8 8 FLOW AND TRANSPORT This is a quasi-linear partial differential equation of first-order. More generally, the model of transport with kinetic adsorption leads to the system (12a) + ν + β(c d) = F, a(d) (12b) + β(d c) = 0, for the two unknown functions c(, t), d(, t). The appropriate initial and boundary conditions for this system are c(, 0) = c 0 (), d(, 0) = d 0, a < < b, c(a, t) = c a (t), t > 0. Note that the condition on d(, 0) is equivalent to specifying a corresponding condition on the adsorbed concentration, a(, 0). In the linear case of the Henry isotherm, we obtain the linear system of first order partial differential equations (13a) + ν + β(c d) = F, (13b) α d + β(d c) = 0. A Second order Wave Equation. We continue with an additional assumption, namely, that the concentration of chemical in the pores is much less than the amount adsorbed in the material. This amounts to assuming that most of the available volume in the tube is occupied by the adsorbing material, and it means that c << a, and so we approimate c+a a. Thus, we drop c from the sum c+a in the conservation equation to obtain in the linear case (14a) ν + β(c d) = F, α d (14b) + β(d c) = 0. Eercise 4. Eliminate d above to obtain a single equation of second order for the unknown c: 1 (15) β c t + 1 ν c t + 1 α c = 1 να F + 1 νβ F t. What are the appropriate initial and boundary conditions for this equation?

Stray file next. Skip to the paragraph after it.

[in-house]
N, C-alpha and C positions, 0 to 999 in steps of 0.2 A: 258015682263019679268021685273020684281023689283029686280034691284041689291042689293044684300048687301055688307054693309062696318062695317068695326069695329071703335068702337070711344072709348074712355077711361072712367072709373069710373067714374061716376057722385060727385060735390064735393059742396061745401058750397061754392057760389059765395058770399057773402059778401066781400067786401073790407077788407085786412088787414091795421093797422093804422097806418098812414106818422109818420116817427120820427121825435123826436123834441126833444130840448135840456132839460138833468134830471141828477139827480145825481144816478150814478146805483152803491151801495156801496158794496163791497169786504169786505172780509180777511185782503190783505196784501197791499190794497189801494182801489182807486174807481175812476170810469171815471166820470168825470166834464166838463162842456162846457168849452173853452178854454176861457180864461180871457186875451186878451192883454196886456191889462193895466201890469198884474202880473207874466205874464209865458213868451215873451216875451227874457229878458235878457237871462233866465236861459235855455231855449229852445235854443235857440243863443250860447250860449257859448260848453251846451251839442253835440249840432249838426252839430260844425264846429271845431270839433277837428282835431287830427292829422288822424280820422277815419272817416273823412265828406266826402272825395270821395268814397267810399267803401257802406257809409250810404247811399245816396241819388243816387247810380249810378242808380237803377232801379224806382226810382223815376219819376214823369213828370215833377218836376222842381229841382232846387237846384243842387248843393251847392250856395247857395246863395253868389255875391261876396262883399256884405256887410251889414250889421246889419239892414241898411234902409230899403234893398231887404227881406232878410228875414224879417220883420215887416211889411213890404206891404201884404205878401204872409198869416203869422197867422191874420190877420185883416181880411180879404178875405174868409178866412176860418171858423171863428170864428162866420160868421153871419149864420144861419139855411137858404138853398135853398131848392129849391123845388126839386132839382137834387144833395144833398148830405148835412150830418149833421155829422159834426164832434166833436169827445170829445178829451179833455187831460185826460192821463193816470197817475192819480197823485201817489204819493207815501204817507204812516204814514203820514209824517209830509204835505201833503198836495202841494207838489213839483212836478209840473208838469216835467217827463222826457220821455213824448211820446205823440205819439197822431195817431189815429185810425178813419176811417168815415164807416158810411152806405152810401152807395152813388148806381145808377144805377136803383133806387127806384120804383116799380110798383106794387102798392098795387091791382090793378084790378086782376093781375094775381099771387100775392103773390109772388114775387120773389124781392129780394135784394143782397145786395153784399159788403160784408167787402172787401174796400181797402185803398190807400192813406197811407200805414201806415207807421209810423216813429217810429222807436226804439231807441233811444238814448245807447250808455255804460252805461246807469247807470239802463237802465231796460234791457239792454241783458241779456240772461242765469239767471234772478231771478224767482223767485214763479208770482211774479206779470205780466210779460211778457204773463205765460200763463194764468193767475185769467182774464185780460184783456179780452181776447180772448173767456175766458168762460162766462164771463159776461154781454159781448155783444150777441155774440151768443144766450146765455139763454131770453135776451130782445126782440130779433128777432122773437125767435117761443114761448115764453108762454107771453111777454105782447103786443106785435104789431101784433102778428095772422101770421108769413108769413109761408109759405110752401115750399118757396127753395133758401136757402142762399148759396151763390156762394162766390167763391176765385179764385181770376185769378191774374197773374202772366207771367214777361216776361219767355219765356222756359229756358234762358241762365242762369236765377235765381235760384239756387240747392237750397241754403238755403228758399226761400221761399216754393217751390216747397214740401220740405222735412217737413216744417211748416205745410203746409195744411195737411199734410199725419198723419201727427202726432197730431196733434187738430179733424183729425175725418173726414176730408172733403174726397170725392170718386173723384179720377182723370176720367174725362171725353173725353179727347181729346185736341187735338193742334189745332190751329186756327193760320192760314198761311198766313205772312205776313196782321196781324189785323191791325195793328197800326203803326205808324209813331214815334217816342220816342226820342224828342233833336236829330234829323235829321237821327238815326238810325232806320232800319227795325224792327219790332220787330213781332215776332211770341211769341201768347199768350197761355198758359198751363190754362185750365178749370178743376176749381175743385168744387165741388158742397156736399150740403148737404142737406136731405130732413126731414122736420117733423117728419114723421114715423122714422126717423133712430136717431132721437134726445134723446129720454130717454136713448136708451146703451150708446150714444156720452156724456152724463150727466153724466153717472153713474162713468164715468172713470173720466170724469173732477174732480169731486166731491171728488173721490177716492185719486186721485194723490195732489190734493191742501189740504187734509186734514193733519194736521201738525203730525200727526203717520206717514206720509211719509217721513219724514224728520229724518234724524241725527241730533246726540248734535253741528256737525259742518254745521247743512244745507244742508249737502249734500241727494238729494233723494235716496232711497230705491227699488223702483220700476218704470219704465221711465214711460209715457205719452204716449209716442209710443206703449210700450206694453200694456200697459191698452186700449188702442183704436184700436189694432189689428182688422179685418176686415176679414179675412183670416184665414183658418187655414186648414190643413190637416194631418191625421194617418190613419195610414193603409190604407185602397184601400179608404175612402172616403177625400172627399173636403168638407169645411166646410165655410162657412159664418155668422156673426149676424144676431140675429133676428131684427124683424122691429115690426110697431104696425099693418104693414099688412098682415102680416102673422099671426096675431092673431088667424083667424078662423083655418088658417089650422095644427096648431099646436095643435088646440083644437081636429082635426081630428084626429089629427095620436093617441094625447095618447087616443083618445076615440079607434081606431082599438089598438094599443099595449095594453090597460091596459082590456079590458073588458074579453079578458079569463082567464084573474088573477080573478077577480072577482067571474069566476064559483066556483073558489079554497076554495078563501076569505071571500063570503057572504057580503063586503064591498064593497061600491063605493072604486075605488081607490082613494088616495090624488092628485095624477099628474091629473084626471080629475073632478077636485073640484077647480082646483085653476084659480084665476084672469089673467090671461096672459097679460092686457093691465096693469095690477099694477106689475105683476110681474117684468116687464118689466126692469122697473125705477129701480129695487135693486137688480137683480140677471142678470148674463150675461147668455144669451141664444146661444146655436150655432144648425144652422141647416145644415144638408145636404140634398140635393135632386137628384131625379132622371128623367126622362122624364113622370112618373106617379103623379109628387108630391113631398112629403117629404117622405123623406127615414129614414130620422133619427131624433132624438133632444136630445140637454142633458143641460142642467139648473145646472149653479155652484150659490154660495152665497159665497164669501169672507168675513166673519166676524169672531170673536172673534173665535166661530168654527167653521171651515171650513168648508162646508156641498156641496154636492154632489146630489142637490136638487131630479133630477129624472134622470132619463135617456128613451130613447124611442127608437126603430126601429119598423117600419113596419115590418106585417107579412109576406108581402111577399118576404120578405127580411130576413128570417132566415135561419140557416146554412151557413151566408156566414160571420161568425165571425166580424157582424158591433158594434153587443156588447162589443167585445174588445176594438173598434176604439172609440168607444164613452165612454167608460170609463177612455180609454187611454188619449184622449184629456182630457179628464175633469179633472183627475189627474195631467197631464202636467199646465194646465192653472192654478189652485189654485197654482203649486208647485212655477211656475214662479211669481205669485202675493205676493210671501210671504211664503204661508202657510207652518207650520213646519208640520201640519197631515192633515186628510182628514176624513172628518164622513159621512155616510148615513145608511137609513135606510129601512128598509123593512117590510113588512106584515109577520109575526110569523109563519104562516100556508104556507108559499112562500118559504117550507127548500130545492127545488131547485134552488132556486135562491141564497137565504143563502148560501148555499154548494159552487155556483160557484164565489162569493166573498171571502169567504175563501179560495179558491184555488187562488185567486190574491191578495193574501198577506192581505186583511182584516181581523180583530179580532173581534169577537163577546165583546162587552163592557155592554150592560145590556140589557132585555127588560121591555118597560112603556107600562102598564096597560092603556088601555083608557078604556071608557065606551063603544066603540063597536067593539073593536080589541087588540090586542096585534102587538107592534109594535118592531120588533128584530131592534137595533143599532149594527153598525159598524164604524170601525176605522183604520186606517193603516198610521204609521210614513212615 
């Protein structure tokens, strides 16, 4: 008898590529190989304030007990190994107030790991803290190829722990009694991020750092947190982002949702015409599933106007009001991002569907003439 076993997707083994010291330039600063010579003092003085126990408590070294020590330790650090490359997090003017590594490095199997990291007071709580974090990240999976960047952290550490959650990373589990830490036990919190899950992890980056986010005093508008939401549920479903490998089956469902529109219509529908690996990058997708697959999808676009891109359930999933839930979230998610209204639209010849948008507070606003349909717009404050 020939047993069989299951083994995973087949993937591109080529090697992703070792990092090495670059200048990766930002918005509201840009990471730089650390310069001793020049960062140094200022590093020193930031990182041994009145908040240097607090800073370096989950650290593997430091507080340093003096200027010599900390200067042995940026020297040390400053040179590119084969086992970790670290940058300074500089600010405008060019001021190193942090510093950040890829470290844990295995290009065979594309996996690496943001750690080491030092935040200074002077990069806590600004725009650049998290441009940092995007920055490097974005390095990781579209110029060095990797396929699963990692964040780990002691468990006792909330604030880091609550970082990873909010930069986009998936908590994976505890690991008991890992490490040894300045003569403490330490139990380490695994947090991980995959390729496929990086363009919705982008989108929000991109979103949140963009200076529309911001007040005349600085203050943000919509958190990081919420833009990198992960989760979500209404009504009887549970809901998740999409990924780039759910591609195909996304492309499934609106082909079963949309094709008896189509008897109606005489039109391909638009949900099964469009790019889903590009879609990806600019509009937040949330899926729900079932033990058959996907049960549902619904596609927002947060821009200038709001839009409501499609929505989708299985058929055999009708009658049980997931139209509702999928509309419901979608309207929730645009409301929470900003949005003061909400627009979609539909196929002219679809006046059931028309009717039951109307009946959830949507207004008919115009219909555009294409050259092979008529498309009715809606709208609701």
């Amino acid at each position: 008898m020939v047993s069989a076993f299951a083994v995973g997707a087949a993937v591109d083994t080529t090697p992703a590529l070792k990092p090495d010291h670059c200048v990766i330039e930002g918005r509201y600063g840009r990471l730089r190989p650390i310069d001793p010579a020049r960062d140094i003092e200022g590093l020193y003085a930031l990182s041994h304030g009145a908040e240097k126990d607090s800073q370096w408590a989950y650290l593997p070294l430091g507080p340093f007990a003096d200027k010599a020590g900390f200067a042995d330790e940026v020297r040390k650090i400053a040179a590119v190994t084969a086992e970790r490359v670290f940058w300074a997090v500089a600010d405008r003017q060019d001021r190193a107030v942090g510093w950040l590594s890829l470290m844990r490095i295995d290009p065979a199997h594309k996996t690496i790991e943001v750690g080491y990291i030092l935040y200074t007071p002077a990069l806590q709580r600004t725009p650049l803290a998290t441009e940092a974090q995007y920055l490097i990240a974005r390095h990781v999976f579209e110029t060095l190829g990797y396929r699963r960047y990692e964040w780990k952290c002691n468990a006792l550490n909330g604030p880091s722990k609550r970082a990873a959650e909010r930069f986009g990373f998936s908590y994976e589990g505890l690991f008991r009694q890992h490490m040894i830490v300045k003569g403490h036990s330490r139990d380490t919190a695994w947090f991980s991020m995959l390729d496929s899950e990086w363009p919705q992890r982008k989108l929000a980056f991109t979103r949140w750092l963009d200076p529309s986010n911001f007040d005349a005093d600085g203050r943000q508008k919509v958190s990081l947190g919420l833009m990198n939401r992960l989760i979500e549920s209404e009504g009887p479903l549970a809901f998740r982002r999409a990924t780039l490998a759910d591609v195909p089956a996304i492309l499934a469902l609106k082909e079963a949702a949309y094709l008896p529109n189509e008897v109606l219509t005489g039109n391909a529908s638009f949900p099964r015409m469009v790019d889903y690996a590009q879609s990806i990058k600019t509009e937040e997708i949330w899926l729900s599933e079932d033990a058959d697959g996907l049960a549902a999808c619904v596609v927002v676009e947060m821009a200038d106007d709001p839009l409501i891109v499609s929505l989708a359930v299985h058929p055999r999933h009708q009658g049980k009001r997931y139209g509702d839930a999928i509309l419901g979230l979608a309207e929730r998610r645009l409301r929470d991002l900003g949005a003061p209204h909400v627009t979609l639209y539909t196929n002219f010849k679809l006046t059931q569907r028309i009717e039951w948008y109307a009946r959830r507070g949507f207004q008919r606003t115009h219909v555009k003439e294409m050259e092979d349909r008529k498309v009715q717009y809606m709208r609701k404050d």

9 4. LONGITUDINAL VIBRATIONS 9 Eercise 5. Eliminate d from the system (13) to obtain a single equation of second order for the unknown c. What are the appropriate initial and boundary conditions for this equation? 4. Longitudinal Vibrations We describe the longitudinal vibrations in a long narrow cylindrical rod of cross section area S. The rod is located along the ais, and we identify it with the interval (a, b) in R. The rod is assumed to stretch or contract in the horizontal direction, and we assume that the vertical plane cross-sections of the rod move only horizontally. Denote by u(, t) the displacement in the positive direction from the point [a, b] at the time t > 0. The corresponding displacement rate or velocity is denoted by v(, t) u t (, t). Let σ(, t) denote the local stress, the force per unit area with which the part of the rod to the right of the point acts on the part to the left of. Since force is positive to the right, the stress is positive in conditions of tension. For a section of the rod, 1 < < 2, the total (rightward) force acting on that section due to the remainder of the rod is given by ( σ(2, t) σ( 1, t) ) S. If the density of the rod at is given by ρ 0 > 0, the momentum of this section is just 2 ρ 0 u t (, t) S d. 1 If we let F (, t) denote any eternal applied force per unit of volume in the positive direction, then we obtain from Newton s second law that d 2 ρ 0 u t (, t) S d = ( σ( 2, t) σ( 1, t) ) 2 S + F (, t) S d dt 1 for any such 1 < 2. For a sufficiently smooth displacement u(, t), we obtain the conservation of momentum equation (16) ρ 0 u tt (, t) σ (, t) = F (, t), a < < b, t > 0. The stress σ(, t) is determined by the type of material of which the rod is composed and the amount by which the neighboring region is stretched or compressed, i.e., on the elongation or strain, ε(, t). In order to define this, first note that a section [, + h] of the rod is deformed by the 1